You monitor for mites, so when your colonies suddenly diminish in fall and end up as a dead outs, you don't start blaming everything else...
    Amen.
    Rusty
    http://www.honeybeesuite.com "A Better Way to Bee"

  12. #12
    Join Date
    May 2014
    Location
    Charlotte, NC
    Posts
    1,367

    Default Re: Melissa's questions

    If you are not going to treat, you don't really need to monitor. Just clean your hives up well before you put your new bees in in the spring.

  13. #13
    Join Date
    Dec 2005
    Location
    Ft. Collins, Colorado
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    615

    Default Re: Melissa's questions

    dsegrest, priceless!

  14. #14
    Join Date
    Jul 2010
    Location
    jackson county, alabama, usa
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    Default Re: Melissa's questions

    melissa, i see that you have recently joined the forum so, welcome!

    i read through your original post a couple of times and to honest i had a little trouble following it.

    it appears that you are a new to beekeeping, want to be treatment free, and aren't sure about the status of your hives or how to proceed.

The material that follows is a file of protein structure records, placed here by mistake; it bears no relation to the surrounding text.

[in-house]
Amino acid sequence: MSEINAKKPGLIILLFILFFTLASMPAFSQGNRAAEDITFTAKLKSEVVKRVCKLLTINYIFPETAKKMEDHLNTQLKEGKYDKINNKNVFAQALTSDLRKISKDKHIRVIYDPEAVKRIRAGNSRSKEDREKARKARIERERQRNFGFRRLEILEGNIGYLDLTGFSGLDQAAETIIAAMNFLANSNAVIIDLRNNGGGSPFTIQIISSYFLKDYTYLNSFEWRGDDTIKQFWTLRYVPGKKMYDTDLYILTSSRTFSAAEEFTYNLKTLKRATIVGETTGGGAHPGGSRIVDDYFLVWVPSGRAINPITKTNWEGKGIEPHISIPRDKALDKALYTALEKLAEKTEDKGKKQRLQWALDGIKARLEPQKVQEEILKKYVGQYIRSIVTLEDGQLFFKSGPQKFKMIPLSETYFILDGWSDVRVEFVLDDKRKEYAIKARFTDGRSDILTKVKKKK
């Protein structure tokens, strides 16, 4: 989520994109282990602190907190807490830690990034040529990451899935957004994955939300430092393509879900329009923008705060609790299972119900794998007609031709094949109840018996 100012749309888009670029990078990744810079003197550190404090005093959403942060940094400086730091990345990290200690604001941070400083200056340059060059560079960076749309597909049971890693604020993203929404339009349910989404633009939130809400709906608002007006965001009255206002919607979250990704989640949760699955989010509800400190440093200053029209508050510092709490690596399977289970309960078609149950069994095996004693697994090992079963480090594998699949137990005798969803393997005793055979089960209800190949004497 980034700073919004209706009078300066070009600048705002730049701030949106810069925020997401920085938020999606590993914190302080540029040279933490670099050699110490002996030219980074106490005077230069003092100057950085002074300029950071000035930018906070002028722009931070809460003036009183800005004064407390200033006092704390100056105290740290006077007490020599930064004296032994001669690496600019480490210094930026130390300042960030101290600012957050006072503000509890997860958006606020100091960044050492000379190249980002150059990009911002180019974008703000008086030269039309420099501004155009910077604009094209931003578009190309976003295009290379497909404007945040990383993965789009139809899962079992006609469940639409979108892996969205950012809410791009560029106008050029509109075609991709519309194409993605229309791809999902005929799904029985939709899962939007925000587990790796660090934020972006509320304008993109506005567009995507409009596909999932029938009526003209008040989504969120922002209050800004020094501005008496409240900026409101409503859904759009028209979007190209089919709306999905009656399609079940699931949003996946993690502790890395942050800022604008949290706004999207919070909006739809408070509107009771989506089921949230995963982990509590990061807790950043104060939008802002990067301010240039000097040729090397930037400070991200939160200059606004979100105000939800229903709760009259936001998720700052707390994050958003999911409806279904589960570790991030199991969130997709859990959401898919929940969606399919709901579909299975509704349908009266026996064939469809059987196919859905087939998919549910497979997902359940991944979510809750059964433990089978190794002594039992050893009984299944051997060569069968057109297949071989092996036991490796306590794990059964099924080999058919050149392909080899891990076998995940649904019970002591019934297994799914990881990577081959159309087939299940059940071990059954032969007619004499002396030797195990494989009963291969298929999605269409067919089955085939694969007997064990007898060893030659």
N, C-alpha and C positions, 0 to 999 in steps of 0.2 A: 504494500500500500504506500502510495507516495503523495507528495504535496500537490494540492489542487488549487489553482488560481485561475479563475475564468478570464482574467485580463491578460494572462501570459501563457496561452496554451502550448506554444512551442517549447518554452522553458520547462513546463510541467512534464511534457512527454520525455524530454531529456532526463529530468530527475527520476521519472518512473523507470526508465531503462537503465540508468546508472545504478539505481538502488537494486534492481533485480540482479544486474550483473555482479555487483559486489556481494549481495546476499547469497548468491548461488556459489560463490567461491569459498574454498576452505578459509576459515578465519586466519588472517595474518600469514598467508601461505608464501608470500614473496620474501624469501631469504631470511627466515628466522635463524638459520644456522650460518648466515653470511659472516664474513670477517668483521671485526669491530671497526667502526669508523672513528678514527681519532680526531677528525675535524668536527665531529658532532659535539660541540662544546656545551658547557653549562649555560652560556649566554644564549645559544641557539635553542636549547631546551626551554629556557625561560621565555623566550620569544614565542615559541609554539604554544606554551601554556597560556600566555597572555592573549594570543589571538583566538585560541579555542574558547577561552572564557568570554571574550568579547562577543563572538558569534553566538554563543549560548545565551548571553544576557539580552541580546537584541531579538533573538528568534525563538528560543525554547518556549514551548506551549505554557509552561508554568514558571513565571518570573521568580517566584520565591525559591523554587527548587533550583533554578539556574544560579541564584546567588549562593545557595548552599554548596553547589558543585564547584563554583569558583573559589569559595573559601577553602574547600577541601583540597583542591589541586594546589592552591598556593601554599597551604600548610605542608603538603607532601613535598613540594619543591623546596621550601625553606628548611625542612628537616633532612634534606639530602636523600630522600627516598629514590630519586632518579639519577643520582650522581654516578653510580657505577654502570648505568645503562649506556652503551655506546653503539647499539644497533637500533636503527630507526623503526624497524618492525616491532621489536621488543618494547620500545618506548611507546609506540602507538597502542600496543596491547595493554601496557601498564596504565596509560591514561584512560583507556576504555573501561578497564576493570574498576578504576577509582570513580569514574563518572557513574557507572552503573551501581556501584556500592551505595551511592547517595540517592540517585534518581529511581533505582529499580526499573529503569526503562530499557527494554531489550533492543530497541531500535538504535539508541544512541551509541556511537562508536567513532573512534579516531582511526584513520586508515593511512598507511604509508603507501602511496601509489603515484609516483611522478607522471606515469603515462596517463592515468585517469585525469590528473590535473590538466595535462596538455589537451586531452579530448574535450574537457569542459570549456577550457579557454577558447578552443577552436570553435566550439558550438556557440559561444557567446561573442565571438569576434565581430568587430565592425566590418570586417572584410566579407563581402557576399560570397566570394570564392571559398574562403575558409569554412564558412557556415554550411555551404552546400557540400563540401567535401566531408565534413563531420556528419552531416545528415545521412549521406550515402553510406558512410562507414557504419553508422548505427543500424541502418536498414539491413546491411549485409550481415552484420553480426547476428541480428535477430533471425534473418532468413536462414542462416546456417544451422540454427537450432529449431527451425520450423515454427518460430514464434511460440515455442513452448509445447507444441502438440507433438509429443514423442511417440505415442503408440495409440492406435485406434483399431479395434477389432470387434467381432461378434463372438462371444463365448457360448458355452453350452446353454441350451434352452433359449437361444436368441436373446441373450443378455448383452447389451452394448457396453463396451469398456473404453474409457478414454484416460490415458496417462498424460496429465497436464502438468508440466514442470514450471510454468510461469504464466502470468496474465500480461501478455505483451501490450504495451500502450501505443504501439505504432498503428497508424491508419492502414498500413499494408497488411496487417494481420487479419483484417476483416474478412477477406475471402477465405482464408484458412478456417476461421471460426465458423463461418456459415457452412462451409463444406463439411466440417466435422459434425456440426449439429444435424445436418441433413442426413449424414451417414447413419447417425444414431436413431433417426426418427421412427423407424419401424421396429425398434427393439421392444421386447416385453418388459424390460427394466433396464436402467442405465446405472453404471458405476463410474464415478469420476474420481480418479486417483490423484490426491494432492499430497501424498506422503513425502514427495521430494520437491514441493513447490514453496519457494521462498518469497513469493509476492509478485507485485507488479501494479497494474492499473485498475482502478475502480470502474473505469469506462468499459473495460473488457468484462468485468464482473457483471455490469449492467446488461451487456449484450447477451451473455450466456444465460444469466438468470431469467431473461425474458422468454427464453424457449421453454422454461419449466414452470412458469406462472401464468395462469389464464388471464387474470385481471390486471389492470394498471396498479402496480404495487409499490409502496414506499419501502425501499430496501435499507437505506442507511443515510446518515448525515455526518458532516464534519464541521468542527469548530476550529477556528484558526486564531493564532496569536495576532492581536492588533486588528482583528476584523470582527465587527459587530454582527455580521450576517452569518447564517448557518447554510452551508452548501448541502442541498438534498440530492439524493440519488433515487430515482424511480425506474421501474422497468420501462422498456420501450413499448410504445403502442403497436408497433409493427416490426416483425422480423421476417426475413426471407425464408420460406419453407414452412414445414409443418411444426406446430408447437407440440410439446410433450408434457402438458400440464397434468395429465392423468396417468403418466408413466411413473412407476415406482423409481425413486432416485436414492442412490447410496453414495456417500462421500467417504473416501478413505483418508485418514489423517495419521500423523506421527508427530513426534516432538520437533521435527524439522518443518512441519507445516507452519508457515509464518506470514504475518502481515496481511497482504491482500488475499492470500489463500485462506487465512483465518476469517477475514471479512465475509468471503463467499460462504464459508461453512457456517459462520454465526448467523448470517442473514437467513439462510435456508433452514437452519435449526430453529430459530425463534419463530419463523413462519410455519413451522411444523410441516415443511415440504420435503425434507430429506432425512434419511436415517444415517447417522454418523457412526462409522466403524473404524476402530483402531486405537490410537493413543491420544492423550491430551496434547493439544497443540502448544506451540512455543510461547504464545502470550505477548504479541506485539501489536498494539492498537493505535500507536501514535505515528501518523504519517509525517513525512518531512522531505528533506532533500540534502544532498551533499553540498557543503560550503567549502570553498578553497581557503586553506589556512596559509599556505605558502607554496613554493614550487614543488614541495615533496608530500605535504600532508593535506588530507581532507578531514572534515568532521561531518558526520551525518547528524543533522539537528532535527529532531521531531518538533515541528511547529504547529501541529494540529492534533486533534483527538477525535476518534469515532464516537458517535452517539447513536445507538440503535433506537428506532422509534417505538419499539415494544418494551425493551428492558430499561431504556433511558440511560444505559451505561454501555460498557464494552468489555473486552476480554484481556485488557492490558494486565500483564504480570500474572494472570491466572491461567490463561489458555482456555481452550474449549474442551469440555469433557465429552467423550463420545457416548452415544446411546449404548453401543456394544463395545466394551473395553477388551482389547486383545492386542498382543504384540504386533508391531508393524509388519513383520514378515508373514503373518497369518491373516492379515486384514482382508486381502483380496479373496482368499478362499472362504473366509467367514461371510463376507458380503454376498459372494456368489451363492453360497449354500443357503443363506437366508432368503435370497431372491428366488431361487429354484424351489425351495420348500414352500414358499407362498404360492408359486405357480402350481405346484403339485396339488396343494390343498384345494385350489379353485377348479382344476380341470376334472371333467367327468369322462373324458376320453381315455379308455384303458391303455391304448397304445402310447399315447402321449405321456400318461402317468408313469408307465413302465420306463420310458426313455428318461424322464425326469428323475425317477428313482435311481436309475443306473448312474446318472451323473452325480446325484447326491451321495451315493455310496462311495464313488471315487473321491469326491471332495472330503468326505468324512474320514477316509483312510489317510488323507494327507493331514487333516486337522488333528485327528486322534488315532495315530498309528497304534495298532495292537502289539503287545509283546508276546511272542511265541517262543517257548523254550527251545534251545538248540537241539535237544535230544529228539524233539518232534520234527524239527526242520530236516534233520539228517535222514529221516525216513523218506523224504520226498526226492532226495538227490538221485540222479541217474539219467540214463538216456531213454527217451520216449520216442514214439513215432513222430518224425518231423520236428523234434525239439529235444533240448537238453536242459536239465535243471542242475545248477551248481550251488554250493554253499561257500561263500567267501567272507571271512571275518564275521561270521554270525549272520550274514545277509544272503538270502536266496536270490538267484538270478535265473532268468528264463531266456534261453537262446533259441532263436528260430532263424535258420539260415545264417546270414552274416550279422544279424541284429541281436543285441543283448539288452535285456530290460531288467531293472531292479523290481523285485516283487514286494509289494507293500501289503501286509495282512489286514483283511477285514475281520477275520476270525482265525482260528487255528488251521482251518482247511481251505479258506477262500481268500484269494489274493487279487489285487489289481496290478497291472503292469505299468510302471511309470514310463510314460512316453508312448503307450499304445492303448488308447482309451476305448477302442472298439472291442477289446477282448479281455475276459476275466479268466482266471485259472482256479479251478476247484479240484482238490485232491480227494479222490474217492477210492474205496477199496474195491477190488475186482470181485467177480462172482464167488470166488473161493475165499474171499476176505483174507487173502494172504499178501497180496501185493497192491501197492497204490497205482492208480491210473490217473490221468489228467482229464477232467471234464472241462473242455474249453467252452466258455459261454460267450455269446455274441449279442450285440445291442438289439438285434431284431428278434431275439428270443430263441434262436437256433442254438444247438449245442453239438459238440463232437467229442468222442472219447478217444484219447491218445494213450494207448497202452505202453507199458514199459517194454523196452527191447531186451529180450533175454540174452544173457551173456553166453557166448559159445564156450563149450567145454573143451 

you did post your questions in the appropriate sub-forum - 'treatment free beekeeping'. it appears however that you received replies mostly from those who do treat and are apparently getting frustrated with first year beekeepers who try treatment free, lose their hives, aren't sure why, who then go on to blame.....?

    beesource is usually a pretty friendly place and folks are typically generous with their experience and knowledge here. this sub-forum is set up for specifically for asking the kind of questions you asked and the expectation is that there can be a reasonable discussion regarding those questions. i regret that your thread took the turns that it did.

    regarding your bees, it's tough to give any specific feedback so i'll just say there's not much that can be done at this time of year other than to provide emergency feed should they run low on stores. don't worry too much about making mistakes in the beginning, everyone here had to learn the same way you are and it's not easy, but it's not difficult either if you stick with it. i think you should be proud of yourself for having gotten this far already.

    i happen to agree with the other posters here that you should learn how to monitor for and recognize the various pests and diseases including mites, but even more important than that is getting a handle on good basic beekeeping. there are a lot of good resources out there and winter is a good time for doing your homework. here are two good places to start: